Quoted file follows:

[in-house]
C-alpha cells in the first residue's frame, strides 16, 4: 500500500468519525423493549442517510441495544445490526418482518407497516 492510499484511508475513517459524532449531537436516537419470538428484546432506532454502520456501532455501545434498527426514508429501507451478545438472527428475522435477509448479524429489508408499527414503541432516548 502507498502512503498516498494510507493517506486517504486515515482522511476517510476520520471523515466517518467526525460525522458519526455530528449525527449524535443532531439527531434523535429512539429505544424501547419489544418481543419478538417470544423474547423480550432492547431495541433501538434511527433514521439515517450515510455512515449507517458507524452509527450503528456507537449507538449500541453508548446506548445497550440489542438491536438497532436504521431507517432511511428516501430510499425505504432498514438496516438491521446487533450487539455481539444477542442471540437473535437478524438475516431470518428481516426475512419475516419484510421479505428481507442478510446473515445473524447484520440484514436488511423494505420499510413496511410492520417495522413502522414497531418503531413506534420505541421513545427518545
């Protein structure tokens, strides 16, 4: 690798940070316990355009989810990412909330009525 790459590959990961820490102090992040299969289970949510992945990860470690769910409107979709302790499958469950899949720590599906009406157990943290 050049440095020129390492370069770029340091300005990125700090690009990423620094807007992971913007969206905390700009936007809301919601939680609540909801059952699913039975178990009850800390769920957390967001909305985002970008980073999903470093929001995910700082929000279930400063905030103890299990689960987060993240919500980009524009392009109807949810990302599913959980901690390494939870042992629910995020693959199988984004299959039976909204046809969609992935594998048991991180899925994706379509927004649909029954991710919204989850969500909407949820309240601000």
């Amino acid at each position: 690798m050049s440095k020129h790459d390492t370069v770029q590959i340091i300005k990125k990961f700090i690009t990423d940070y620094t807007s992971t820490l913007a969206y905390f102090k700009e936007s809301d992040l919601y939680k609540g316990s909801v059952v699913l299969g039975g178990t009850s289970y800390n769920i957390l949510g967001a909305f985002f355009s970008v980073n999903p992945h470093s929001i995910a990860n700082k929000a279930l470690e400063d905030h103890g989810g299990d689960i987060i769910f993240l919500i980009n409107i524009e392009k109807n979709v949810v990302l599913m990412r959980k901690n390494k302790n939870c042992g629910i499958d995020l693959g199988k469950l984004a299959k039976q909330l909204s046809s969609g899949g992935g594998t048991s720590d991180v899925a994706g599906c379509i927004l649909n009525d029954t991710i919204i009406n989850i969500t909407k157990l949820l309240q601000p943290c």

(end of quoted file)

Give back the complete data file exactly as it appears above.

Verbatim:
[in-house]
C-alpha cells in the first residue's frame, strides 16, 4: 500500500468519525423493549442517510441495544445490526418482518407497516 492510499484511508475513517459524532449531537436516537419470538428484546432506532454502520456501532455501545434498527426514508429501507451478545438472527428475522435477509448479524429489508408499527414503541432516548 502507498502512503498516498494510507493517506486517504486515515482522511476517510476520520471523515466517518467526525460525522458519526455530528449525527449524535443532531439527531434523535429512539429505544424501547419489544418481543419478538417470544423474547423480550432492547431495541433501538434511527433514521439515517450515510455512515449507517458507524452509527450503528456507537449507538449500541453508548446506548445497550440489542438491536438497532436504521431507517432511511428516501430510499425505504432498514438496516438491521446487533450487539455481539444477542442471540437473535437478524438475516431470518428481516426475512419475516419484510421479505428481507442478510446473515445473524447484520440484514436488511423494505420499510413496511410492520417495522413502522414497531418503531413506534420505541421513545427518545
């Protein structure tokens, strides 16, 4: 690798940070316990355009989810990412909330009525 790459590959990961820490102090992040299969289970949510992945990860470690769910409107979709302790499958469950899949720590599906009406157990943290 050049440095020129390492370069770029340091300005990125700090690009990423620094807007992971913007969206905390700009936007809301919601939680609540909801059952699913039975178990009850800390769920957390967001909305985002970008980073999903470093929001995910700082929000279930400063905030103890299990689960987060993240919500980009524009392009109807949810990302599913959980901690390494939870042992629910995020693959199988984004299959039976909204046809969609992935594998048991991180899925994706379509927004649909029954991710919204989850969500909407949820309240601000």
């Amino acid at each position: 690798m050049s440095k020129h790459d390492t370069v770029q590959i340091i300005k990125k990961f700090i690009t990423d940070y620094t807007s992971t820490l913007a969206y905390f102090k700009e936007s809301d992040l919601y939680k609540g316990s909801v059952v699913l299969g039975g178990t009850s289970y800390n769920i957390l949510g967001a909305f985002f355009s970008v980073n999903p992945h470093s929001i995910a990860n700082k929000a279930l470690e400063d905030h103890g989810g299990d689960i987060i769910f993240l919500i980009n409107i524009e392009k109807n979709v949810v990302l599913m990412r959980k901690n390494k302790n939870c042992g629910i499958d995020l693959g199988k469950l984004a299959k039976q909330l909204s046809s969609g899949g992935g594998t048991s720590d991180v899925a994706g599906c379509i927004l649909n009525d029954t991710i919204i009406n989850i969500t909407k157990l949820l309240q601000p943290c």